Long story short, I spent lots of money with a chiro, still have the problem and I can temporarily solve it using the dorn method. After doing the mobility and now understanding its importance I know I have some limitations when doing hula hoop circles and similar hip movements.

I also know you’re not a doctor or a chiro but am interested if you have any ideas to help me out.”


A: It sounds like you bend from the waist instead of the hips, which results in your low back being bent and rounded on the bike. When you straighten it out for a second it relieves the tension. As you get into the program and your hip function gets better you’ll “slide” you hips back more than drop them down which will help.

The only problem with chiros is that they too are treating a symptom of a bigger problem (bad movement) but few are really willing to admit that. I love chiropractic and use it myself but the truth is that until you fix the movement that causes the sublixations and misalignments you’ll just have to keep going back for re-adjustments. Hope this helps…

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Q: I have this thing at home called the Dyna-Flex Power Ball. If you have never heard of this it is a little gyroscope that works out your wrist. I was wondering if it would help out at all with reducing arm pump, and if you knew anything about it.”

A: It’s not bad but its not the best use of your training time. It promotes wrist movement and on the bike you need wrist stability so it works the wrong kind of strength but it is better than nothing. Doing fisted push ups and heavy farmers walks would do way more for your grip and wrist strength. Hope this helps…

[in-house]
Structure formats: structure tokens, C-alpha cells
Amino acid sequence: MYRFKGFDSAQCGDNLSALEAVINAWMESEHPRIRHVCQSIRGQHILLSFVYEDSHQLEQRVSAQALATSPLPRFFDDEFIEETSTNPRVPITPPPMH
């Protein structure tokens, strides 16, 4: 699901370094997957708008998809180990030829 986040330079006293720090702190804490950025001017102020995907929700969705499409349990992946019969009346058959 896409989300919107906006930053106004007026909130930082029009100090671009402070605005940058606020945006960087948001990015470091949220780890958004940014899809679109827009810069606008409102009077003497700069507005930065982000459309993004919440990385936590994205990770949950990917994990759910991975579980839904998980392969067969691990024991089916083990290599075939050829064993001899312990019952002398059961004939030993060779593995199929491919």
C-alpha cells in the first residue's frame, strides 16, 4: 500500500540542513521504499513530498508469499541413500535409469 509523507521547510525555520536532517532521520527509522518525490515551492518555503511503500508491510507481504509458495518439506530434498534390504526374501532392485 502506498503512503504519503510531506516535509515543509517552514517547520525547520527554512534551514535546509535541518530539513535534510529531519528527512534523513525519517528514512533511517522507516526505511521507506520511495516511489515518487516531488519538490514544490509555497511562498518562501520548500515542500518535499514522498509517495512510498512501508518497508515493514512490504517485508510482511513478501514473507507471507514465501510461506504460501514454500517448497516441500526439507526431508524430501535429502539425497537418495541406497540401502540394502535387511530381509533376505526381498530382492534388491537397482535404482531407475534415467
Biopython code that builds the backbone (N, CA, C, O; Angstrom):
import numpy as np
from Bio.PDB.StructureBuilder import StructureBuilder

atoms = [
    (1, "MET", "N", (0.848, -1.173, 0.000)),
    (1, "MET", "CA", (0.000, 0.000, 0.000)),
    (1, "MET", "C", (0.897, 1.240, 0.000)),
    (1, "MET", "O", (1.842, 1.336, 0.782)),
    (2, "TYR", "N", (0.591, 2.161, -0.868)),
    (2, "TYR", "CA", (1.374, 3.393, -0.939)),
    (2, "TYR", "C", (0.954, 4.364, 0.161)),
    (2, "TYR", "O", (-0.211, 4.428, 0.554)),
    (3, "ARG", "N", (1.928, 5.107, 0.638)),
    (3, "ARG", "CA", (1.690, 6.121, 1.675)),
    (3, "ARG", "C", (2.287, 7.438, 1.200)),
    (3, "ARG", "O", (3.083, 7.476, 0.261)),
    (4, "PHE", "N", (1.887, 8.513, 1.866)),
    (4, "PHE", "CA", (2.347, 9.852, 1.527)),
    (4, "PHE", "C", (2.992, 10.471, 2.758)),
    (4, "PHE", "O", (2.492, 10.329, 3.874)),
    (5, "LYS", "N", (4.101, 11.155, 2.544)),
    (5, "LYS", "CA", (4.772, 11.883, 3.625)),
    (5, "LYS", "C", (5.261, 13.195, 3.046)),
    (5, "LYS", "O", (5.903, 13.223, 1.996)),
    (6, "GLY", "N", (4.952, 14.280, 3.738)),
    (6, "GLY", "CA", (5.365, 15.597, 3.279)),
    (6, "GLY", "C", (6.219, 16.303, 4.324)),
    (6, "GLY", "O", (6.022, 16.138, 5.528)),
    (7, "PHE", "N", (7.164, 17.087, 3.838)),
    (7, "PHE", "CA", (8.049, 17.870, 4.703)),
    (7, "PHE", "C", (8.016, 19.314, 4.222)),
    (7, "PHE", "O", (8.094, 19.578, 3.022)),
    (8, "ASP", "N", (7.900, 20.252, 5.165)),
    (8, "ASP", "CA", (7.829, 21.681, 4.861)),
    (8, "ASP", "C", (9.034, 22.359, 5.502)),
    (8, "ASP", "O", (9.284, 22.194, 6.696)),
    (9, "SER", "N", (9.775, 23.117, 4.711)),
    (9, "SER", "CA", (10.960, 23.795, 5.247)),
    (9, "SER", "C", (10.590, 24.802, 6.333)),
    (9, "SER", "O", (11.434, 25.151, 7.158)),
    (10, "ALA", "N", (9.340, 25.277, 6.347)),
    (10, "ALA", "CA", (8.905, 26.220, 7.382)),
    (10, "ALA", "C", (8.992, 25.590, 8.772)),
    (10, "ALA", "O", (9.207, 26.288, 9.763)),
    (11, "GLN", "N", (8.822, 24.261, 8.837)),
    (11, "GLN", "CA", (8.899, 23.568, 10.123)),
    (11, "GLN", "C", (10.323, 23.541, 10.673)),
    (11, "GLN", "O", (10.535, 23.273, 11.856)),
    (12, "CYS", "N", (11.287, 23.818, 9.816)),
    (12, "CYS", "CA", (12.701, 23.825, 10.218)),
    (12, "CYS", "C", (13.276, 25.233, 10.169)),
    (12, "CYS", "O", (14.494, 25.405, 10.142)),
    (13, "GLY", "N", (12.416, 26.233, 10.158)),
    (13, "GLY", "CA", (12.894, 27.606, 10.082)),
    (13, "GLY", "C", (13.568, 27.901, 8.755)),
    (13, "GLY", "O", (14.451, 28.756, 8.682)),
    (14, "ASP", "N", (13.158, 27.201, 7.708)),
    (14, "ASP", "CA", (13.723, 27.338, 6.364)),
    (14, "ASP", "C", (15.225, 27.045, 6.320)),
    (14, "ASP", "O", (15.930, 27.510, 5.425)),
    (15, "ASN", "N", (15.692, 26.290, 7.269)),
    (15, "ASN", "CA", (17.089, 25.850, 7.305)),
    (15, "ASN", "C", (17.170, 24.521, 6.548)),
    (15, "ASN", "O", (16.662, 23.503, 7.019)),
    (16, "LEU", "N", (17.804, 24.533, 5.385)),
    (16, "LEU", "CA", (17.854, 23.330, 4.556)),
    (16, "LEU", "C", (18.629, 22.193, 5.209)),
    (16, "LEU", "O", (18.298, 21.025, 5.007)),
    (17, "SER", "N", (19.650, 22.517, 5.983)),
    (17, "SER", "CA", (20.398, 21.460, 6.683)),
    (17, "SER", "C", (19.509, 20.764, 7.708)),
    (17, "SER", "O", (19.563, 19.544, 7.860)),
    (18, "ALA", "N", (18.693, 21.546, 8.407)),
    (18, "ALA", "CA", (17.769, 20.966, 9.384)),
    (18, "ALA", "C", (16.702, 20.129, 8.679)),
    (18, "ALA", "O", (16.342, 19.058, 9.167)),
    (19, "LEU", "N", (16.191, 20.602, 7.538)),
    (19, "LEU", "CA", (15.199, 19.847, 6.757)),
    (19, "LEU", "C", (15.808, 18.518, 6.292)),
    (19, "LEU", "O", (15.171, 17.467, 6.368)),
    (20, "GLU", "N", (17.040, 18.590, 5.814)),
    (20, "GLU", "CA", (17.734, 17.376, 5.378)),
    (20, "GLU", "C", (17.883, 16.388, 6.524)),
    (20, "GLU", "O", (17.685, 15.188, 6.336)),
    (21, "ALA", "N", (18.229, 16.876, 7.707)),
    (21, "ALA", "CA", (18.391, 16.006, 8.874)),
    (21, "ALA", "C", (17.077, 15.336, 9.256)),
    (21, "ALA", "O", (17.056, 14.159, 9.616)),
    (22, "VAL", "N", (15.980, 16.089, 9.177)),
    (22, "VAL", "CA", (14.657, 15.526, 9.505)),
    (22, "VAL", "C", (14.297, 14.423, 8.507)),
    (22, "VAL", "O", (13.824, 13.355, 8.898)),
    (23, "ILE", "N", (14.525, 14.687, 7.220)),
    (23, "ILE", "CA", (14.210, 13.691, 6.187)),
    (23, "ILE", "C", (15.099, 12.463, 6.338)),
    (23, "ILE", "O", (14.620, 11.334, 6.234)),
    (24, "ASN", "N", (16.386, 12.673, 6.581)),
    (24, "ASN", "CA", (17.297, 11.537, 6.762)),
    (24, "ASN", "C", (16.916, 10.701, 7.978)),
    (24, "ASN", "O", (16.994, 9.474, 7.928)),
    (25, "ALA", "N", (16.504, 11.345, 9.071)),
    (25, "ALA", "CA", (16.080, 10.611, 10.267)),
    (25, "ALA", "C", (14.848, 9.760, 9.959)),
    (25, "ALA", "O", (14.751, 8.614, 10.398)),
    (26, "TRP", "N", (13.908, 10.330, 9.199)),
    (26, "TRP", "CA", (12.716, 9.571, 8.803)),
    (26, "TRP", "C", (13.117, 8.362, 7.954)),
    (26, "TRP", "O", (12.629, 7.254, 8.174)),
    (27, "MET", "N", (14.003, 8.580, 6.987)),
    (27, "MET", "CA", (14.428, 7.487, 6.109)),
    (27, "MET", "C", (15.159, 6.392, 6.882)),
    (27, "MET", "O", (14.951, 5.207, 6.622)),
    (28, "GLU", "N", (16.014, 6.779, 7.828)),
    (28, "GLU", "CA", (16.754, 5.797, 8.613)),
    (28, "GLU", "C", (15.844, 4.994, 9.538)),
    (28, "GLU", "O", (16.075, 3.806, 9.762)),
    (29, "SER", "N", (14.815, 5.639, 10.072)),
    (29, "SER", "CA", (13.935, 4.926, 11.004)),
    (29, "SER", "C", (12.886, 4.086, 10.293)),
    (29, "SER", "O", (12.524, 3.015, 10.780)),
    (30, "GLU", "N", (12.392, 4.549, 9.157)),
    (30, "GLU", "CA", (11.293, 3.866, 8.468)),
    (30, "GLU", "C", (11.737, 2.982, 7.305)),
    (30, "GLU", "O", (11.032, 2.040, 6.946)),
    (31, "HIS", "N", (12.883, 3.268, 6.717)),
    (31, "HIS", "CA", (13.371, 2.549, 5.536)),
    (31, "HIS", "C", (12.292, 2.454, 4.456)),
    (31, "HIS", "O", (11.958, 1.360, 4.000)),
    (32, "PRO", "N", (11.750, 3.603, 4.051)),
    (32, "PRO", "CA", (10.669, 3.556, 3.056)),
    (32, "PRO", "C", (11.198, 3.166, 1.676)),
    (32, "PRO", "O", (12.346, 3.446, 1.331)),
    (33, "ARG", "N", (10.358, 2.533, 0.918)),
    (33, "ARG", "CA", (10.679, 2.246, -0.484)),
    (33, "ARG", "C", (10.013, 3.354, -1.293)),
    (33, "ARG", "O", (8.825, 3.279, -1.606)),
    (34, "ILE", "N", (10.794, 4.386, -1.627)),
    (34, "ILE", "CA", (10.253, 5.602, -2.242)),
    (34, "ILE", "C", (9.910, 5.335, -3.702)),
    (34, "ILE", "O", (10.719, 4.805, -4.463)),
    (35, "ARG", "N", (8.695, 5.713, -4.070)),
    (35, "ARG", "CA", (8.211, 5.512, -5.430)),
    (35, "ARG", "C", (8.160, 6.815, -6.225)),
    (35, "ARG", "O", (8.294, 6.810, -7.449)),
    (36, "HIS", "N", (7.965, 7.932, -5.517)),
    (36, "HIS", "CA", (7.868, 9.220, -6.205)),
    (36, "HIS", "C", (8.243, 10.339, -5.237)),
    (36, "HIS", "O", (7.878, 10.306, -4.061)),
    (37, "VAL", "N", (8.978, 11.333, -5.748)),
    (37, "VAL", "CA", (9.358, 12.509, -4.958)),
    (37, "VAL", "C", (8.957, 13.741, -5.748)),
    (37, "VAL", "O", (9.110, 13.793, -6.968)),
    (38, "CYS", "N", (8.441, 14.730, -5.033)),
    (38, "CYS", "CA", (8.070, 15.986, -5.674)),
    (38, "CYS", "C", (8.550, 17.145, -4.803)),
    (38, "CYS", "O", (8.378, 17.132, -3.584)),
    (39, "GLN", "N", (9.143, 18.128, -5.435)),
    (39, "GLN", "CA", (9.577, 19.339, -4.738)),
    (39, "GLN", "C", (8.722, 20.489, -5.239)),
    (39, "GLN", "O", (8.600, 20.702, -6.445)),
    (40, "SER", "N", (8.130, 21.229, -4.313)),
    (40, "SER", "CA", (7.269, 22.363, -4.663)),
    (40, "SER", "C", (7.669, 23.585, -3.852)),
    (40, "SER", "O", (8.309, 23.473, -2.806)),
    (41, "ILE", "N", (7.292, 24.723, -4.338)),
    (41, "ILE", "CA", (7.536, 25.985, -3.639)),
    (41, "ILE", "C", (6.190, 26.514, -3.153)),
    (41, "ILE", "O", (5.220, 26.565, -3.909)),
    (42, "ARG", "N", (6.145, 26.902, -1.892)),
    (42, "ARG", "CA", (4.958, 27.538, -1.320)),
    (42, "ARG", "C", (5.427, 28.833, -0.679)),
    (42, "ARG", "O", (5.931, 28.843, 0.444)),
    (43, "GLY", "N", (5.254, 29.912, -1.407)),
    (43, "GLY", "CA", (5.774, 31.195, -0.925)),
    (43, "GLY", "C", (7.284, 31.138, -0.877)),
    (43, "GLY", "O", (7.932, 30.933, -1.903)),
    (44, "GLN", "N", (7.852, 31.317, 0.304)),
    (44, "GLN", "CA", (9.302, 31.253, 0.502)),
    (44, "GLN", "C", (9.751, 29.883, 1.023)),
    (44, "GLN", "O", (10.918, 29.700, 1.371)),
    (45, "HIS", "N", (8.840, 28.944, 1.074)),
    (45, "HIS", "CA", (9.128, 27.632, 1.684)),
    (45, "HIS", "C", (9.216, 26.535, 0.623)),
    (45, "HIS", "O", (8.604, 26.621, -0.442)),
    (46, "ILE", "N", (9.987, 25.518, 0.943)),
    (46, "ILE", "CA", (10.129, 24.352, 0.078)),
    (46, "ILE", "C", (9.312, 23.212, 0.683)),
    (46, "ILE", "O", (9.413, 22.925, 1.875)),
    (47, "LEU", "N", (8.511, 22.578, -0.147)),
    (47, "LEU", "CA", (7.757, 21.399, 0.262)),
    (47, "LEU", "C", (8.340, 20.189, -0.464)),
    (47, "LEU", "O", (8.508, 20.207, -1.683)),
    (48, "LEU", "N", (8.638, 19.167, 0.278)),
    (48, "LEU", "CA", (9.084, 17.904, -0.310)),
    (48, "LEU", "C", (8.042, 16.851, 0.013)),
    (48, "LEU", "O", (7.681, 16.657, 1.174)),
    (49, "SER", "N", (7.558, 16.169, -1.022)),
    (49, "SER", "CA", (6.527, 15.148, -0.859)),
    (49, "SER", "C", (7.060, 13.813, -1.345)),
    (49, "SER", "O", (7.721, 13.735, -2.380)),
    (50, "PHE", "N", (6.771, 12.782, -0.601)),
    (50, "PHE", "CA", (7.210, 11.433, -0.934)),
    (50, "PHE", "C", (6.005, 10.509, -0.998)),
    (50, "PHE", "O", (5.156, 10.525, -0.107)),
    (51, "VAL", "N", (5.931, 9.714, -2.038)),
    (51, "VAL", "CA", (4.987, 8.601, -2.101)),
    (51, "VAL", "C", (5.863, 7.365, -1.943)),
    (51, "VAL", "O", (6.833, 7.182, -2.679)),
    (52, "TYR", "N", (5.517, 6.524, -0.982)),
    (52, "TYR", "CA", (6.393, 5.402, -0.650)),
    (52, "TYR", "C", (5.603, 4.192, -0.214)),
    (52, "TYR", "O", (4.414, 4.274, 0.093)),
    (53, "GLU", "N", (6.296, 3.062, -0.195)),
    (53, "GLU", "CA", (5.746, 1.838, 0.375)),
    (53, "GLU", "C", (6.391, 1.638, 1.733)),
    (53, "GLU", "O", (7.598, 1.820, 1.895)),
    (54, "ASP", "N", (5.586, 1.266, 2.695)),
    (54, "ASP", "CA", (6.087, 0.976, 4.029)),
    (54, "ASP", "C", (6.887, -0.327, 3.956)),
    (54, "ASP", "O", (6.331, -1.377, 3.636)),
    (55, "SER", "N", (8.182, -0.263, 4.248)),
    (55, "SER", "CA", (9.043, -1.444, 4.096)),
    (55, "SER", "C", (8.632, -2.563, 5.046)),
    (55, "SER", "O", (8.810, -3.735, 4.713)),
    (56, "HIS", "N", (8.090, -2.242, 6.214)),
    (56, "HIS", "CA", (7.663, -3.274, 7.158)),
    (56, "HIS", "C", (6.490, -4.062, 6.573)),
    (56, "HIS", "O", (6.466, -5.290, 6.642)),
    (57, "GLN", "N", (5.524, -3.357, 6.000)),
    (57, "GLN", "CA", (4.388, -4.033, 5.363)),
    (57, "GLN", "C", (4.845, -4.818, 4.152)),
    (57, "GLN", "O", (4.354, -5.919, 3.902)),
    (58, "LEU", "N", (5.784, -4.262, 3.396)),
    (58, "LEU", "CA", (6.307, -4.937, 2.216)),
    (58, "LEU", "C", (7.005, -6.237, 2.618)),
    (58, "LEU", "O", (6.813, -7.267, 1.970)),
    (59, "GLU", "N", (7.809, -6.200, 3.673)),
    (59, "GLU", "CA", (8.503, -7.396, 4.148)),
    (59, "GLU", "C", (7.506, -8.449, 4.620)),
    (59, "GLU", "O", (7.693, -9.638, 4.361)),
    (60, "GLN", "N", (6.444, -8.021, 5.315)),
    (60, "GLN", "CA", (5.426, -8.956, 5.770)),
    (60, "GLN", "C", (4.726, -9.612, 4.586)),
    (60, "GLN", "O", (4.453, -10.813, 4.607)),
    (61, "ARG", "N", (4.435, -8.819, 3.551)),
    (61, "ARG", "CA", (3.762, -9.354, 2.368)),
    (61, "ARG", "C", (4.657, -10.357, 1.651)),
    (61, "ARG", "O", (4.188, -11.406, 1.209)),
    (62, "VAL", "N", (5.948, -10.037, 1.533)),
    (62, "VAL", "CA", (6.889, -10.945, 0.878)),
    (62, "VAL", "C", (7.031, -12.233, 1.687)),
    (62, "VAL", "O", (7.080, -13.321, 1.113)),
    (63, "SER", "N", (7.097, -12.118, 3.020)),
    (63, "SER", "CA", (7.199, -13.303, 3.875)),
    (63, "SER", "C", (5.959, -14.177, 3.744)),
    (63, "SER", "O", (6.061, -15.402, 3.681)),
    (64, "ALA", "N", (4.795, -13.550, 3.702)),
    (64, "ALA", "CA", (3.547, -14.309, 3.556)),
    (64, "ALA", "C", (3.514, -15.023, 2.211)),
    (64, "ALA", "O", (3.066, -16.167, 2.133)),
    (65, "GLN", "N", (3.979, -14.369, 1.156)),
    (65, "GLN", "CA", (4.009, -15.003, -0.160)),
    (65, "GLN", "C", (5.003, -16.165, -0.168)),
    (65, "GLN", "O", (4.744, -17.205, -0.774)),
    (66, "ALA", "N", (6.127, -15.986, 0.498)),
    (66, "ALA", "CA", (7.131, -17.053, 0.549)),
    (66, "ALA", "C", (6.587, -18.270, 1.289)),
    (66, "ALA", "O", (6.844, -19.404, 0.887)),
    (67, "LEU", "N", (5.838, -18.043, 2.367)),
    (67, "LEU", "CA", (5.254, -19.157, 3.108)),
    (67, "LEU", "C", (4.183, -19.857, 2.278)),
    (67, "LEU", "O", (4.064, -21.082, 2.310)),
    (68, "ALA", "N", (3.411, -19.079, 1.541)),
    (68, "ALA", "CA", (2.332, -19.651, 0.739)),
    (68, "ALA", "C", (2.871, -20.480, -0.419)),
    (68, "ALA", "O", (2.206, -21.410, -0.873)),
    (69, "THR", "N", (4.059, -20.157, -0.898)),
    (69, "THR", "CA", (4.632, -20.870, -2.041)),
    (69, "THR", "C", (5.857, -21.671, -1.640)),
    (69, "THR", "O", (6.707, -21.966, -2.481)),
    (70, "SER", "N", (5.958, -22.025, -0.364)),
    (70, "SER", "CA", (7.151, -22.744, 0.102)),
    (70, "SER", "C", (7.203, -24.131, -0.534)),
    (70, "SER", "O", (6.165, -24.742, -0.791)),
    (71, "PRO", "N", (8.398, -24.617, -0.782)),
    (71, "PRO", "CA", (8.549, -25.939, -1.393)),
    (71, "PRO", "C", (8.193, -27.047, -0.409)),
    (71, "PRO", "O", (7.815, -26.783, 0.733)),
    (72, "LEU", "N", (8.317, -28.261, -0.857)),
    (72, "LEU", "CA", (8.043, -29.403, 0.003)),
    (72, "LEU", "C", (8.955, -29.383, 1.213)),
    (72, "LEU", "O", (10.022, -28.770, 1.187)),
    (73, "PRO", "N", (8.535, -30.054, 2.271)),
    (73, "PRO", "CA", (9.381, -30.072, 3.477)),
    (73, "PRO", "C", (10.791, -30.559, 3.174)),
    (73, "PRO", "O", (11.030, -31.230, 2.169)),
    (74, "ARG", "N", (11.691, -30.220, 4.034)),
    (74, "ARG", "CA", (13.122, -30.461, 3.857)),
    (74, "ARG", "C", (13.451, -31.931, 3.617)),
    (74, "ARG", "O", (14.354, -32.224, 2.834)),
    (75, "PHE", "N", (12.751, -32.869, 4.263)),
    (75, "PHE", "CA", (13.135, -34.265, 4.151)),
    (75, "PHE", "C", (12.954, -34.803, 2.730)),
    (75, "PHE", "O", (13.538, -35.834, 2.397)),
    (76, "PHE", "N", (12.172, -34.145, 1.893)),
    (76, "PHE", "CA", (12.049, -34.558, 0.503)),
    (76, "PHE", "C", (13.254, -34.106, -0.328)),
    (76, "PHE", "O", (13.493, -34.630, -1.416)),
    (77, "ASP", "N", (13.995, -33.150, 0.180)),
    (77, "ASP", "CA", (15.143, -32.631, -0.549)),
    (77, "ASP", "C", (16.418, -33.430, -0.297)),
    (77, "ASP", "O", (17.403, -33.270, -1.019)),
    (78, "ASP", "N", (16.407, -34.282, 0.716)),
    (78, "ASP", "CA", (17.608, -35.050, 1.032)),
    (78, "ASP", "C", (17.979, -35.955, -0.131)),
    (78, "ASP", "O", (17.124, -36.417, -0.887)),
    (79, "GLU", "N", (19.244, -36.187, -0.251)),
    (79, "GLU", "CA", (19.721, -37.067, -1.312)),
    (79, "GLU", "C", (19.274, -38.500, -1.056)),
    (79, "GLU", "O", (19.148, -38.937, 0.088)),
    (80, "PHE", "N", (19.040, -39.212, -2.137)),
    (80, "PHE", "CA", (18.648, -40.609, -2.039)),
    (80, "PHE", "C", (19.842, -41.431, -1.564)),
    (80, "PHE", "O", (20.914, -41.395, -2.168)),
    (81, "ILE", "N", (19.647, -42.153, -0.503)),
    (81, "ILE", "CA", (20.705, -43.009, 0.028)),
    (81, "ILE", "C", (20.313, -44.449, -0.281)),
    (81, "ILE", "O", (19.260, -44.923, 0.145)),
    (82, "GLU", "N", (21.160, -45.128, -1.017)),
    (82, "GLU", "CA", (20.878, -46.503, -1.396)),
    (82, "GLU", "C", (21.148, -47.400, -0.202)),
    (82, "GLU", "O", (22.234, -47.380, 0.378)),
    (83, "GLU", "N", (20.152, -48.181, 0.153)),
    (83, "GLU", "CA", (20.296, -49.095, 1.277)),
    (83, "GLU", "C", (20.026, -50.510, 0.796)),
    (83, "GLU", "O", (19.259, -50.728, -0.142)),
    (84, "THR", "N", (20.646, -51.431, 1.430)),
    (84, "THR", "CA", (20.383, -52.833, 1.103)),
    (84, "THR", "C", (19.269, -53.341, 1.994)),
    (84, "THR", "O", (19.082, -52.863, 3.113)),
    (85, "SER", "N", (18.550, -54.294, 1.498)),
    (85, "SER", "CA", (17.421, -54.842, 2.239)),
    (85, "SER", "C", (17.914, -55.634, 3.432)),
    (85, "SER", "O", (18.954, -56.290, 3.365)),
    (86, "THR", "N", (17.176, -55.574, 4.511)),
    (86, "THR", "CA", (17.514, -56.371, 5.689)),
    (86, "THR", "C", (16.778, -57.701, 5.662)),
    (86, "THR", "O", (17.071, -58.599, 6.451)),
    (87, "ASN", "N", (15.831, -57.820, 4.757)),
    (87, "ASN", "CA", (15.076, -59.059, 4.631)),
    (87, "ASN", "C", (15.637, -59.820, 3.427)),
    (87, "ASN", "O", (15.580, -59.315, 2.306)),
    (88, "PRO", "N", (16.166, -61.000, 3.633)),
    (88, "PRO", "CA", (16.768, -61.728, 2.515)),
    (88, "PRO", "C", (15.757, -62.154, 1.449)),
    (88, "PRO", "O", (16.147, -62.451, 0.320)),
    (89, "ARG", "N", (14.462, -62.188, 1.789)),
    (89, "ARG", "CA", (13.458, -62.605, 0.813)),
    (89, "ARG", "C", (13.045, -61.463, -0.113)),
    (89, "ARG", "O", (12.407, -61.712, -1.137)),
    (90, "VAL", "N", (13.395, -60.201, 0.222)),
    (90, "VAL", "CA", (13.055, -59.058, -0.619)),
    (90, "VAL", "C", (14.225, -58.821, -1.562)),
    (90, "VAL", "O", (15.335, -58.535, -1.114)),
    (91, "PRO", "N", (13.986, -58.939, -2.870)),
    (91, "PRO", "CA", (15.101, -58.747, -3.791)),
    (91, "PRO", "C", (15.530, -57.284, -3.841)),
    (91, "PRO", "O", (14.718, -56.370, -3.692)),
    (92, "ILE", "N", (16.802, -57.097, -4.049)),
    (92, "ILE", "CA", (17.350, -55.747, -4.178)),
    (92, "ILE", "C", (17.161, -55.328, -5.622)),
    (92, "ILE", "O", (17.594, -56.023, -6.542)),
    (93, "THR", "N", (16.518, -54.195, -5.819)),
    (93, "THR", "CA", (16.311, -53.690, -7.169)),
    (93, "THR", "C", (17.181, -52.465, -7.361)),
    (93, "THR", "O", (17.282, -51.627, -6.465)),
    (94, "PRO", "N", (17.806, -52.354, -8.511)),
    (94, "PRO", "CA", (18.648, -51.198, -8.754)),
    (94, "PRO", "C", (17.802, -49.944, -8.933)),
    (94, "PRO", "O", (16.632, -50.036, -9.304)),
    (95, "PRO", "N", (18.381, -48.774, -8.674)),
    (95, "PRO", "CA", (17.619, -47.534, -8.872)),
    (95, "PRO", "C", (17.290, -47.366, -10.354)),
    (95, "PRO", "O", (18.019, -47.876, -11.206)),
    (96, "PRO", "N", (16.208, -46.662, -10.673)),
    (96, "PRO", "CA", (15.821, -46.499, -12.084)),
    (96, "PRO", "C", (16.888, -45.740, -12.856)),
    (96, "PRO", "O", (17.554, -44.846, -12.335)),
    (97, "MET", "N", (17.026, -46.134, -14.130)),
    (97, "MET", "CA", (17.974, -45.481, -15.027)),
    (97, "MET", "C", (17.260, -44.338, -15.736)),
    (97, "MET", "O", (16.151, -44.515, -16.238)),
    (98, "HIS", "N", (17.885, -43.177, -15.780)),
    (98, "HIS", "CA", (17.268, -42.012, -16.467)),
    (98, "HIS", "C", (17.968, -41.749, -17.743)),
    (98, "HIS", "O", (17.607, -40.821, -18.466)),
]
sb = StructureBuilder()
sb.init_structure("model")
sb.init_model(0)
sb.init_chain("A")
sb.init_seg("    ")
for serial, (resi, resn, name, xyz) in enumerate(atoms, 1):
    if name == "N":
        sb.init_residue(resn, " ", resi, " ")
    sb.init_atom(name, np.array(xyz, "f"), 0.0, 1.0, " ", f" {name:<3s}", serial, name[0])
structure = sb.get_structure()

-James Wilson-

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  1. Brad says:

    Hey Guys,

    My email was the third one down in the list here. I have finally got the issue of lower back pain solved. James advice was right to an extent. After reading his reply I decided look a lot more into my riding position and decided that I would go and get a sports massage.

    We found that my ITB’s (located in your quads) were so tight that when I bent my knees it was poping my knee cap out of position. This is caused by overuse (whoops) We got my ITB’s and shins loosened up and straight away there was massive reduction in my lower back pain.

    This is a problem that has plagued me throughout my riding career and its going to take some time to get it sorted properly but I feel im finally on the right track.

    Definatly if you have lower back pain don’t rule this out, its taken me about 7years to find someone who could get this sorted.

    Cheers,
    Brad

    Reply • June 30 at 4:13 pm
    • bikejames says:

      @ Brad – glad you’re getting it sorted out. Mike Boyle has pointed out how the IT Band is, itself, a tough chord and has little potential for lengthening. However, the glutes can improve length and take some of the pressure off the IT band so make sure you work on foam rolling and stretching the glutes as well as the IT band itself.

      Reply • July 2 at 12:31 pm

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James Wilson